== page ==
Actually Dave, the girl on the right was not really correct WB anyway, I can see blue in her skin, teeth and her T-shirt has a blue cast, the entire image only needed warming up, and as loathe as I am to use the eye dropper, that's all I did on the image (I opened it in ACR first), then opened into PS and ran a quick 'structure' action, more life in girl's black hair and the blonde girl is correct also, even though you may think her skin tone is a bit warm, it's really not as her T-shirt is correct and I just know she had warmer skin tones to start with.

  • WB was set to Tungsten, I shoot RAW always, and only have LR, not Photoshop.

    Thanks, Guys, this is great. Although this is the photo that got me started about under-exposing lousy ambient. it still doesn't give me any ideas about the original post.

    It's wonderful that we have all these digital tools at out disposal. But, the event with the two women above had 350 attendees; there was a large banquet hall for the presentations; the foyer outside that room (where this shot was taken; and another networking area in a different part of the hotel. All three had different lighting.

    Naturally, if you take 25 photos at an event, you can spend 10-15 minutes on each one getting them perfect. But at something like this - 4 hours, 3 rooms, 350 attendees - I don't think so.
  • Trev - if you hate the eye dropper tool, how do you set your WB (without Photoshop). I hate to repeat myself, but again for here - What. Do. You. Do.

  • TrevTrev Moderator
    edited October 2016

    I usually have shot it within the ball park, and just have to up/down the Temp by 200K +/- or a bit more, sometimes I have to adjust Tint, but very rarely I will find no matter what I do, it just does not 'look right', so I will use the Eye Dropper, to try to get it within range and tweak from there.

    Often I am so surprised at how much the eye dropper will change things, with Temp/Tint adjustments, something I would not have tried, so I confess, the 1-3 times I have to use it per wedding, it's a life saver, but I don't have to do any of that at all with outside shots, only with the 'reception/night/room' photos, anything else, well it's a no-brainer to set WB manually and nail it straight up outdoors with lots of experience.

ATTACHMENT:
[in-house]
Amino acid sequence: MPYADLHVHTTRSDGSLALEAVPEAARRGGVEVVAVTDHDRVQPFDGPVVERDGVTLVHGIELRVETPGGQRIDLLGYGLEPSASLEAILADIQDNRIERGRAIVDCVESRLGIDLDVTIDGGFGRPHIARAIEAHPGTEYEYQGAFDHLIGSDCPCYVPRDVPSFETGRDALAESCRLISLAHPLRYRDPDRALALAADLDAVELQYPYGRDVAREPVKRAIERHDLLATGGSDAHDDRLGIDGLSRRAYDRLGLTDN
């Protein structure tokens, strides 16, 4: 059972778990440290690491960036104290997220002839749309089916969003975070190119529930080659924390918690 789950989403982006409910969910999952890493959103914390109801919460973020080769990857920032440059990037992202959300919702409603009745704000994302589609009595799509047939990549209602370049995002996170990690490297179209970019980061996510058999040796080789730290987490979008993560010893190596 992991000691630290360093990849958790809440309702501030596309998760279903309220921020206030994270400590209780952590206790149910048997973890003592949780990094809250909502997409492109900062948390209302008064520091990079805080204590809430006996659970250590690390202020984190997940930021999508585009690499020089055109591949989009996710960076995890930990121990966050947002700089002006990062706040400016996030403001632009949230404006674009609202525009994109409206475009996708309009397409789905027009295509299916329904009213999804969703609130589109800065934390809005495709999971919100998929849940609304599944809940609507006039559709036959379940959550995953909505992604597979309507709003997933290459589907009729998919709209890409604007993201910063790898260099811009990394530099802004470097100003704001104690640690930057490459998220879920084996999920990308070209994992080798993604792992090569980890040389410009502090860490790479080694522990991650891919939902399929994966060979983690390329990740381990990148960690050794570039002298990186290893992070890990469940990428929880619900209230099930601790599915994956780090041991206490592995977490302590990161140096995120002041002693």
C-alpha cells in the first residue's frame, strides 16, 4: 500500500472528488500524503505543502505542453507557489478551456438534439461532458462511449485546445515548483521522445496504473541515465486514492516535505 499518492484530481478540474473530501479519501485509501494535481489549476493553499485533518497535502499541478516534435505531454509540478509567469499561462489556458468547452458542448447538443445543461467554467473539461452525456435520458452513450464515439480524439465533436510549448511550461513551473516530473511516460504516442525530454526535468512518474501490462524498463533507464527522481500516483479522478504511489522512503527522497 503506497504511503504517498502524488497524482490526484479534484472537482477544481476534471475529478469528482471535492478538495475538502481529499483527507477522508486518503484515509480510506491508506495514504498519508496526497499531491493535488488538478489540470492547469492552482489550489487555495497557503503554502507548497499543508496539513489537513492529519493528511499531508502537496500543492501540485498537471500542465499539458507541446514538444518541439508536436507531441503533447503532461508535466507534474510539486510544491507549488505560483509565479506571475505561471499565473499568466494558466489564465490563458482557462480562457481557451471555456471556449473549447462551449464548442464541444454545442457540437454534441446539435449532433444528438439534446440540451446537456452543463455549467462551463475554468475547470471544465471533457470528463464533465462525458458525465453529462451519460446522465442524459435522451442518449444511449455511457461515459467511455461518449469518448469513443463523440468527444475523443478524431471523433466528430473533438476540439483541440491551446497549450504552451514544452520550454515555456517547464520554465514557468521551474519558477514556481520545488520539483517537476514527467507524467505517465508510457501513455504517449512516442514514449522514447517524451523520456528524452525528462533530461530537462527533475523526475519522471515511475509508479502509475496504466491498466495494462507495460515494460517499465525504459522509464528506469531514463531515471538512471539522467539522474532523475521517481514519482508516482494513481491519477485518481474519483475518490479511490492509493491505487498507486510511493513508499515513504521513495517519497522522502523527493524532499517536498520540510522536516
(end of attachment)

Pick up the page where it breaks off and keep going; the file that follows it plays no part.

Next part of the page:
But I do that in LR or ACR if just a couple of images, then they are exported out as PSD's and all editing done in Photoshop, so I do not use any Raw Converters for all editing whatsoever, in fact I would be lost now without Photoshop's Channel/Masks/Calculations/Apply Image, etc. etc.

    For eg: that image above, I presume the black haired lady was wearing a black jacket, so I tried that using the eye dropper on that, but it really whacked out the colours of skin/white materials, so I tried the white t-shirt, again I had to try a few times (that's why I hate it, never consistent) and when I hit the spot it looked perfect to me, from memory the Temp went up to +34 and +14 for Tint (this was jpeg, so not in the 1000's like a raw file).


    PS: Dave, did you actually click on that image I edited above, so it went to a full screen size to view it better instead of being compressed in the thread column?

  • Hi, Trev - yes, I looked at the image full screen. It looks good. But what I think I'm hearing is you are using mostly your talented eye for this. Which is great, but my eye isn't as talented

    I agree that outside shots - for me, anyway - are much easier to color balance.

  • Dave I don't think you're doing anything particularly wrong at all, you have to remember that light picks up the colour  of everything it bounces off.

    You have a big blue table cloth in front of both women which is reflecting a blue cast on to them, the women on the left has paler skin and hence reflects more of the blue light back towards the camera. Whereas the women on the right has slightly darker skin which will absorb more light and not reflect as much blue light back. Just my thoughts on this particular scenario, I  could well be out with the theory on this though.

    You've made a good move to goto sync speed as a default (something Neil encourages) as this would certainly help reduce ambient colour smear. Indoors you may not be able to stay at sync speed and need to eventually drag the shutter as the ambient fades to nothing.

    I think you're searching for answers that aren't there for the scenario you're presenting. With event shooting and bouncing flash you are at the mercy of your surroundings in terms of colour, when you have multi-coloured lights which I'd class as less ambient and more as directional nasty light sources to deal with and hence box them as a different problem to ambient or flash colour casts created by surfaces/objects in the scene. That said they amount to the same thing, I suppose it depends if the coloured lights are focussed or spread.

    The last thing any of us wants to do is loads of local/global colour correction in PP  but if there is no option to correct/minimise (with modifiers/bounce reflectors etc) at the point of  capture, then there's no alternative.

    If global colour changes are needed things are much easier to deal with re applying across multiple images. Local adjustments maybe more labour intensive, raw editors are getting pretty good with this kind of thing.